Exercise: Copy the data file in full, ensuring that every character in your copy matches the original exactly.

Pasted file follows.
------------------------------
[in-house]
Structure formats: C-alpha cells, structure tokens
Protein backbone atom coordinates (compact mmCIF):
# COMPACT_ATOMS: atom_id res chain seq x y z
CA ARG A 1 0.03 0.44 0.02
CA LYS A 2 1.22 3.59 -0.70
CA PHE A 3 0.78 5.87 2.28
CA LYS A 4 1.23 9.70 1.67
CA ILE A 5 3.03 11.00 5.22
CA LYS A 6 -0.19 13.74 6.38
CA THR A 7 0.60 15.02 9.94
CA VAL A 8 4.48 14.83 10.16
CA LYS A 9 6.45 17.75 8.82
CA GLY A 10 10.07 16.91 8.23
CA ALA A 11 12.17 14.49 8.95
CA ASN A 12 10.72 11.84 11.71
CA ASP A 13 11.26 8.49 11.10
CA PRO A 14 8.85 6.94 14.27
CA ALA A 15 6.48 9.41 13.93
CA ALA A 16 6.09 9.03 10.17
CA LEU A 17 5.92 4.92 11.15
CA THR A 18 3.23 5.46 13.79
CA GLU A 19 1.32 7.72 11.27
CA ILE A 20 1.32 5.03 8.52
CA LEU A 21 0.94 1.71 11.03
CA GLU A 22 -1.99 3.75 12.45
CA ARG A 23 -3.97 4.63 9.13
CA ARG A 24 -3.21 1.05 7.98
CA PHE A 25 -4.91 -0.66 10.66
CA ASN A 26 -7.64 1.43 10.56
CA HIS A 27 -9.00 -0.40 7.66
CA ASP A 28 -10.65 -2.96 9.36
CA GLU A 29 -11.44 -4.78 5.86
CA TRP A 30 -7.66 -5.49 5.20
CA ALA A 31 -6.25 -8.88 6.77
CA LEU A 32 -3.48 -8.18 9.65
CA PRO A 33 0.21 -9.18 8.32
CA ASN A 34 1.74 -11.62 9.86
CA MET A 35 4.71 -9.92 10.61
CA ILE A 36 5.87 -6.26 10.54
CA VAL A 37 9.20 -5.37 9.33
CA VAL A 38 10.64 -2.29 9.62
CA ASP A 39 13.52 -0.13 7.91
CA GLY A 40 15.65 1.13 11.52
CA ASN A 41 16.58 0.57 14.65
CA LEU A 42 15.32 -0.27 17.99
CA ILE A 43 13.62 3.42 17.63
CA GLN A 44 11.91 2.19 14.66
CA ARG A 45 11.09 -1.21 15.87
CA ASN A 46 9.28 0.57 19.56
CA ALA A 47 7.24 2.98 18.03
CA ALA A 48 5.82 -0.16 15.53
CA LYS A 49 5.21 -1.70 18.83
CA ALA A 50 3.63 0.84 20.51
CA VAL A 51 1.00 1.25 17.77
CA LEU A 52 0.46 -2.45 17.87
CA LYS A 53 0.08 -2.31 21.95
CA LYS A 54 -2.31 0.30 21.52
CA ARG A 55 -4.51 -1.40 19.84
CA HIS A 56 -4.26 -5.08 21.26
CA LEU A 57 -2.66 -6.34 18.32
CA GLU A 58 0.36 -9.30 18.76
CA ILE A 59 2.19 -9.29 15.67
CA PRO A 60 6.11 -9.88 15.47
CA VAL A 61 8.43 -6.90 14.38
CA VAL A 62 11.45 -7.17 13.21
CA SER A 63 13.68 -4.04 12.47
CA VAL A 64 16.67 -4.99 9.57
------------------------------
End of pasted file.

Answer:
[in-house]
Structure formats: C-alpha cells, structure tokens
Protein backbone atom coordinates (compact mmCIF):
# COMPACT_ATOMS: atom_id res chain seq x y z
CA ARG A 1 0.03 0.44 0.02
CA LYS A 2 1.22 3.59 -0.70
CA PHE A 3 0.78 5.87 2.28
CA LYS A 4 1.23 9.70 1.67
CA ILE A 5 3.03 11.00 5.22
CA LYS A 6 -0.19 13.74 6.38
CA THR A 7 0.60 15.02 9.94
CA VAL A 8 4.48 14.83 10.16
CA LYS A 9 6.45 17.75 8.82
CA GLY A 10 10.07 16.91 8.23
CA ALA A 11 12.17 14.49 8.95
CA ASN A 12 10.72 11.84 11.71
CA ASP A 13 11.26 8.49 11.10
CA PRO A 14 8.85 6.94 14.27
CA ALA A 15 6.48 9.41 13.93
CA ALA A 16 6.09 9.03 10.17
CA LEU A 17 5.92 4.92 11.15
CA THR A 18 3.23 5.46 13.79
CA GLU A 19 1.32 7.72 11.27
CA ILE A 20 1.32 5.03 8.52
CA LEU A 21 0.94 1.71 11.03
CA GLU A 22 -1.99 3.75 12.45
CA ARG A 23 -3.97 4.63 9.13
CA ARG A 24 -3.21 1.05 7.98
CA PHE A 25 -4.91 -0.66 10.66
CA ASN A 26 -7.64 1.43 10.56
CA HIS A 27 -9.00 -0.40 7.66
CA ASP A 28 -10.65 -2.96 9.36
CA GLU A 29 -11.44 -4.78 5.86
CA TRP A 30 -7.66 -5.49 5.20
CA ALA A 31 -6.25 -8.88 6.77
CA LEU A 32 -3.48 -8.18 9.65
CA PRO A 33 0.21 -9.18 8.32
CA ASN A 34 1.74 -11.62 9.86
CA MET A 35 4.71 -9.92 10.61
CA ILE A 36 5.87 -6.26 10.54
CA VAL A 37 9.20 -5.37 9.33
CA VAL A 38 10.64 -2.29 9.62
CA ASP A 39 13.52 -0.13 7.91
CA GLY A 40 15.65 1.13 11.52
CA ASN A 41 16.58 0.57 14.65
CA LEU A 42 15.32 -0.27 17.99
CA ILE A 43 13.62 3.42 17.63
CA GLN A 44 11.91 2.19 14.66
CA ARG A 45 11.09 -1.21 15.87
CA ASN A 46 9.28 0.57 19.56
CA ALA A 47 7.24 2.98 18.03
CA ALA A 48 5.82 -0.16 15.53
CA LYS A 49 5.21 -1.70 18.83
CA ALA A 50 3.63 0.84 20.51
CA VAL A 51 1.00 1.25 17.77
CA LEU A 52 0.46 -2.45 17.87
CA LYS A 53 0.08 -2.31 21.95
CA LYS A 54 -2.31 0.30 21.52
CA ARG A 55 -4.51 -1.40 19.84
CA HIS A 56 -4.26 -5.08 21.26
CA LEU A 57 -2.66 -6.34 18.32
CA GLU A 58 0.36 -9.30 18.76
CA ILE A 59 2.19 -9.29 15.67
CA PRO A 60 6.11 -9.88 15.47
CA VAL A 61 8.43 -6.90 14.38
CA VAL A 62 11.45 -7.17 13.21
CA SER A 63 13.68 -4.04 12.47
CA VAL A 64 16.67 -4.99 9.57